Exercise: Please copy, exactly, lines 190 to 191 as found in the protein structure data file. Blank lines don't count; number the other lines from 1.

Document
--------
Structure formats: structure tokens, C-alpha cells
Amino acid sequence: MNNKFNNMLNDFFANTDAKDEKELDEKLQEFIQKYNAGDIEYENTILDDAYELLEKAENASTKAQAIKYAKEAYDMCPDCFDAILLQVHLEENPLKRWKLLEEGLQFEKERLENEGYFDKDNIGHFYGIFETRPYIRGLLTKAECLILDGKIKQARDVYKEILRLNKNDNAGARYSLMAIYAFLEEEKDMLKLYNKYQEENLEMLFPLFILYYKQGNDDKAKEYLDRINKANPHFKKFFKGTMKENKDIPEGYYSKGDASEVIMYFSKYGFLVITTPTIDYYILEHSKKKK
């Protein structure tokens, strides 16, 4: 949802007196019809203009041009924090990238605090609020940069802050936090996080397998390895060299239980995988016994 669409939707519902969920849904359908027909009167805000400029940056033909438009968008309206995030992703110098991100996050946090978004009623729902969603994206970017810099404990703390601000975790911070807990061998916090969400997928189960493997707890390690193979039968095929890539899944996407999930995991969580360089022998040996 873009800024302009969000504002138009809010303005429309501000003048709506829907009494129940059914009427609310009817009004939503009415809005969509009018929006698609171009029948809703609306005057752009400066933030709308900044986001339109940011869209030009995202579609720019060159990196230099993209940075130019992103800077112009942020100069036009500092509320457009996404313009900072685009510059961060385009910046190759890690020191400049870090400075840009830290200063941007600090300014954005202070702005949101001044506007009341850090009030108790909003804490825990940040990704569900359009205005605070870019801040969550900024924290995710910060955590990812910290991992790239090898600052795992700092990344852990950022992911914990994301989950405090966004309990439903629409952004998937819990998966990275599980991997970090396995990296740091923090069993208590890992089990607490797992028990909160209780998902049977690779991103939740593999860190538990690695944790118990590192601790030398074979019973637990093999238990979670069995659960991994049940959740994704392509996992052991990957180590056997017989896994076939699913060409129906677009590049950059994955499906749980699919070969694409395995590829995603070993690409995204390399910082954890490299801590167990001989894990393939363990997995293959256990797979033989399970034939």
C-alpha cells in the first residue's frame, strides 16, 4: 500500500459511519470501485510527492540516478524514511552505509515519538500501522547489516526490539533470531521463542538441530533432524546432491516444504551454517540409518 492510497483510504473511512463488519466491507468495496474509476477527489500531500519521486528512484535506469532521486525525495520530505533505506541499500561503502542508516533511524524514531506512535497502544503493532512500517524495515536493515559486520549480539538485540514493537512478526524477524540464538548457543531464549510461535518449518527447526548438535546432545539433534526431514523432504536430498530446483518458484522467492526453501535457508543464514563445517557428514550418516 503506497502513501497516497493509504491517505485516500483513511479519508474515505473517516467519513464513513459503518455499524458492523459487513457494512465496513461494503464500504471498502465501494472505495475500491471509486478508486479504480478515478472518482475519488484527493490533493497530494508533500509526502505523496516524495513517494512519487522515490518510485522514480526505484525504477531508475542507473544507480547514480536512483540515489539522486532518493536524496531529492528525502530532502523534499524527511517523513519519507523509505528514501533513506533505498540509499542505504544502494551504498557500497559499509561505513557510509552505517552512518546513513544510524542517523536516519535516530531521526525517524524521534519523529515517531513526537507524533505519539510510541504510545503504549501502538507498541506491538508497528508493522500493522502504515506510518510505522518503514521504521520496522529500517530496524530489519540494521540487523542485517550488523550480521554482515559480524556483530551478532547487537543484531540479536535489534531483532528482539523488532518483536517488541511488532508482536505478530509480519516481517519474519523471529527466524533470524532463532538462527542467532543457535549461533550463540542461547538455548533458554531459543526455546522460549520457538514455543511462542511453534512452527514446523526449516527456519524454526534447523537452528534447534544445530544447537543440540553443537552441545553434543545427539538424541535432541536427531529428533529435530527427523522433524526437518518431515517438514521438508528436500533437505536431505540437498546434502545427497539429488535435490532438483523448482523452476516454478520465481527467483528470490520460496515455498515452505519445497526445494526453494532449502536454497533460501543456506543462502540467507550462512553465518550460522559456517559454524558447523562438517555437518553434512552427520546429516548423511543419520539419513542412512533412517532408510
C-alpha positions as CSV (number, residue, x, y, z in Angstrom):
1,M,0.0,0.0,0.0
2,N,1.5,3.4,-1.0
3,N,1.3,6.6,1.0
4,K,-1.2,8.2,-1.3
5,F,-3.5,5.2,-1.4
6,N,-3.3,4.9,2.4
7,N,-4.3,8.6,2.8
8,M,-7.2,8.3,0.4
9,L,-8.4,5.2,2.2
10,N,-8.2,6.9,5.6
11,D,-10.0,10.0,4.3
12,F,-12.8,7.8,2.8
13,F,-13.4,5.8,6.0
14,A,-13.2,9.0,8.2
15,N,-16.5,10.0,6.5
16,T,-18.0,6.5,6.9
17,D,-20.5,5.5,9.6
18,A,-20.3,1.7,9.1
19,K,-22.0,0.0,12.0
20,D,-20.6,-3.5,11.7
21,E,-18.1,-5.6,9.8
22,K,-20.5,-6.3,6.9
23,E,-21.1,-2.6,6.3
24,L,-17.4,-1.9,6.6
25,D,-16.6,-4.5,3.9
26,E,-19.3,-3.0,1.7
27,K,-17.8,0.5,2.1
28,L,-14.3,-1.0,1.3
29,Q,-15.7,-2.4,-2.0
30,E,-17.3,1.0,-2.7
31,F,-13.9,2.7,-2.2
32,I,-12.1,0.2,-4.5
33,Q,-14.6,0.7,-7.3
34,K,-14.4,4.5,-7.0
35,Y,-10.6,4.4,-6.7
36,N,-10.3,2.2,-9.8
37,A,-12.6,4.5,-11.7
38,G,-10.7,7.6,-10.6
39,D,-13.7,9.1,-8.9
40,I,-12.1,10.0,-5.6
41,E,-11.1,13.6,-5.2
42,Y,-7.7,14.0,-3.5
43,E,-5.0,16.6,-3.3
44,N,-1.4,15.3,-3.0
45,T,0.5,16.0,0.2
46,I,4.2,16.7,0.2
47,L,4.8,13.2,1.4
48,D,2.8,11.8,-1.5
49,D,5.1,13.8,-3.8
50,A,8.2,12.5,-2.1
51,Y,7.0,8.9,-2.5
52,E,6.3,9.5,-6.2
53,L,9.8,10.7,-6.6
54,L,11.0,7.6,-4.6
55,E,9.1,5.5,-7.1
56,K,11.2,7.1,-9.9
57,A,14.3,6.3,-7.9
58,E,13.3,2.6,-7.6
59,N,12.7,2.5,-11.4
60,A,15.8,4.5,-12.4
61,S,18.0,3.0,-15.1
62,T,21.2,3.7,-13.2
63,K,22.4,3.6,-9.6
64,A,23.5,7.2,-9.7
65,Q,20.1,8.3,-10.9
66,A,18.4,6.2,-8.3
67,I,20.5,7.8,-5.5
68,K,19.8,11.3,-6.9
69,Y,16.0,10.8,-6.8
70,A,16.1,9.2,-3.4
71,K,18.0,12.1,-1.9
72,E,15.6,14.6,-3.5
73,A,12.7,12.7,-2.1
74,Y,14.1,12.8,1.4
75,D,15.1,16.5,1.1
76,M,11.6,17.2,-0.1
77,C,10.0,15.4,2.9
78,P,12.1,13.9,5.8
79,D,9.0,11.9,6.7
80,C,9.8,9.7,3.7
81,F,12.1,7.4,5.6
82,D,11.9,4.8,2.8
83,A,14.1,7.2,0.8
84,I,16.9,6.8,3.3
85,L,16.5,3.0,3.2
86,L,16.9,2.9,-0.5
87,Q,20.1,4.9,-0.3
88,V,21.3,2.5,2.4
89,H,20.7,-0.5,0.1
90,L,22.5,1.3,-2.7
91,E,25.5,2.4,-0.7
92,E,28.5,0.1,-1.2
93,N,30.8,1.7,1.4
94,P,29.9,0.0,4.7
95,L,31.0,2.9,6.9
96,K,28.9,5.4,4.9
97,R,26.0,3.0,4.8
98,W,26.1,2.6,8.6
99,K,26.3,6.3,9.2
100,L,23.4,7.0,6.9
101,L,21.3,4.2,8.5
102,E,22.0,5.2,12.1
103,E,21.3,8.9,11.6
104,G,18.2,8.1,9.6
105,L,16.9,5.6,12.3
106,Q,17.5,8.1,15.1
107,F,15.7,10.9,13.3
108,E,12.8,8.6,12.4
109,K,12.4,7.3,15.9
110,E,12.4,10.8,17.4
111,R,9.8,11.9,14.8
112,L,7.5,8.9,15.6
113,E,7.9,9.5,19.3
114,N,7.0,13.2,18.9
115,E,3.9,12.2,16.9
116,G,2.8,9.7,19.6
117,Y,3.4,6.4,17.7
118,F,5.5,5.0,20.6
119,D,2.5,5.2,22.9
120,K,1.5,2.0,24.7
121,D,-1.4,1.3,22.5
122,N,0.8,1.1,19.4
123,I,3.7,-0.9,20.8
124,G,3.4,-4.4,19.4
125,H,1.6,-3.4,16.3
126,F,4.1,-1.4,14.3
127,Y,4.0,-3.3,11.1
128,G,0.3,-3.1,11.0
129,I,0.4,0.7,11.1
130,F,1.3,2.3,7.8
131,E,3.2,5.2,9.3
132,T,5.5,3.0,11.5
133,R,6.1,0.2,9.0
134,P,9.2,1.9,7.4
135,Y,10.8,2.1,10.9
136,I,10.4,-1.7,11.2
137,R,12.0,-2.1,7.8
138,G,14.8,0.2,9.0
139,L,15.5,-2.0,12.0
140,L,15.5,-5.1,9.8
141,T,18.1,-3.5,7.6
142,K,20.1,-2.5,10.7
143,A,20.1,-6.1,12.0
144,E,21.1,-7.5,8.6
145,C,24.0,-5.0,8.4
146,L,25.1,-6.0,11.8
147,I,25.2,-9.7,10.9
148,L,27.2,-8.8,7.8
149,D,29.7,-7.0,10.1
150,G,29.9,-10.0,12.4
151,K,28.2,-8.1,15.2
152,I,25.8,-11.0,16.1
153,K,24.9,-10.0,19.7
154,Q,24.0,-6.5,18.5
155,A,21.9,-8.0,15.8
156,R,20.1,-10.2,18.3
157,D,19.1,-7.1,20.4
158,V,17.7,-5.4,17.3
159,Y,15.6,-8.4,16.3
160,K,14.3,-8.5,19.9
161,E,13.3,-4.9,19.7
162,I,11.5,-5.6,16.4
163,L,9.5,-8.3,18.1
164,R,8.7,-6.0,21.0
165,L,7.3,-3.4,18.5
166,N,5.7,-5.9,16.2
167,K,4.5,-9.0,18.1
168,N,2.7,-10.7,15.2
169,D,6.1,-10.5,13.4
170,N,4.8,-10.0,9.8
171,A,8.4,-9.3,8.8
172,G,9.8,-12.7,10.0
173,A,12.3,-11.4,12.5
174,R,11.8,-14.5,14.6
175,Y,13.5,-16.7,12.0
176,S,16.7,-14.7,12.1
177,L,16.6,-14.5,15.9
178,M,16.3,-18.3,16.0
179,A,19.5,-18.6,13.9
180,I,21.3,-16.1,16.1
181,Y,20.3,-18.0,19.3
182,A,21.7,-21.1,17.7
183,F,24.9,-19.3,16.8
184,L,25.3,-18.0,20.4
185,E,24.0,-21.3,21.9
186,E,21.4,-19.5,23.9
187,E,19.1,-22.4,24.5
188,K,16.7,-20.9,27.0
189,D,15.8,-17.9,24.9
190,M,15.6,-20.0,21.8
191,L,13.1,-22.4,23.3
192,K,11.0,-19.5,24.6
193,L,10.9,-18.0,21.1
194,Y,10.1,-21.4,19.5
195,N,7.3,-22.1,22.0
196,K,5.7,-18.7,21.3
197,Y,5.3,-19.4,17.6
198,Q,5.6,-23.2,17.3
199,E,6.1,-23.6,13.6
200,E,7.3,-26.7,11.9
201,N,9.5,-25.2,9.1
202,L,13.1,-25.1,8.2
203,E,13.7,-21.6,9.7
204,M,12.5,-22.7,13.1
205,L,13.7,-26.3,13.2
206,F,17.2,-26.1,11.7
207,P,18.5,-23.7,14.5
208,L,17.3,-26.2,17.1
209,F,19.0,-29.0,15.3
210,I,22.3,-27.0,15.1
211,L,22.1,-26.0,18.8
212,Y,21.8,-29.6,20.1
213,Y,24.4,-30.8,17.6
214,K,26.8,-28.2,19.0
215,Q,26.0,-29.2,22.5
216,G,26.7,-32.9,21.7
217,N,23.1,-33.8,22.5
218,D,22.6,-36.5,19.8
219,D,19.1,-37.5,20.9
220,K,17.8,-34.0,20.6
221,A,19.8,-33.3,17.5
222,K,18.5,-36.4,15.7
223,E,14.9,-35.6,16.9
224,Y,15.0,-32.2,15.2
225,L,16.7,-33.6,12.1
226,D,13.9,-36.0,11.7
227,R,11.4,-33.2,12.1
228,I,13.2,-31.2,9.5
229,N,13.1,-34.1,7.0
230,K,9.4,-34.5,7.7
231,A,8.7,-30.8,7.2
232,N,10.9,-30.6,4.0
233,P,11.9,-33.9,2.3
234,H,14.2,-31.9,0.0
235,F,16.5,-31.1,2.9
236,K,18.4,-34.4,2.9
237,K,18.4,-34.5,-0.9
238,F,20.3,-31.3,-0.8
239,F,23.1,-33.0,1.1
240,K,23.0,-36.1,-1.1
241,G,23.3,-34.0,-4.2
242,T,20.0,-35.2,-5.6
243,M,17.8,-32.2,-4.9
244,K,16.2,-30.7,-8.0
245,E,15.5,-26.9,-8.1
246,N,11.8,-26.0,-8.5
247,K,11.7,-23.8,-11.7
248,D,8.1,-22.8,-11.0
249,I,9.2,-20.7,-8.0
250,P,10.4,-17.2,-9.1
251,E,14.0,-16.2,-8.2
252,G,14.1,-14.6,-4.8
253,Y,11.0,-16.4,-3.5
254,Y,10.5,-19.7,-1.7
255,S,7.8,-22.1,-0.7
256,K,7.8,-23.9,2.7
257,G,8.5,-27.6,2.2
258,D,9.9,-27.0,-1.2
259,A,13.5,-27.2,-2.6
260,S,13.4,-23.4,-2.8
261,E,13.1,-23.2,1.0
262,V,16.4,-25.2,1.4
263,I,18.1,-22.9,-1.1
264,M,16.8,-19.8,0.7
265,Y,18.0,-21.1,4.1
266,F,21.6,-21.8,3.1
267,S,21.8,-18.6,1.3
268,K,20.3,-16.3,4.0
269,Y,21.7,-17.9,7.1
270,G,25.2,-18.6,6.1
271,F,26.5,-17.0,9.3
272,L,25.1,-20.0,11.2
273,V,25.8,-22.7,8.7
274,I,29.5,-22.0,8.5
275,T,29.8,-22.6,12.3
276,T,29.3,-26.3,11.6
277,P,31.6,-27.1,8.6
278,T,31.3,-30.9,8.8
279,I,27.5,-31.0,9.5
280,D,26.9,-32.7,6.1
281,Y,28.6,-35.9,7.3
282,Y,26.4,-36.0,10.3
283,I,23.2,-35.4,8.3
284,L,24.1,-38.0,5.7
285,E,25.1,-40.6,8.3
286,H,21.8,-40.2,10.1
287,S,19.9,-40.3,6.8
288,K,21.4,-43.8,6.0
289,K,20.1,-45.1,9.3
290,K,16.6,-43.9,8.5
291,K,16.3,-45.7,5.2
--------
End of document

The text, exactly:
185,E,24.0,-21.3,21.9
186,E,21.4,-19.5,23.9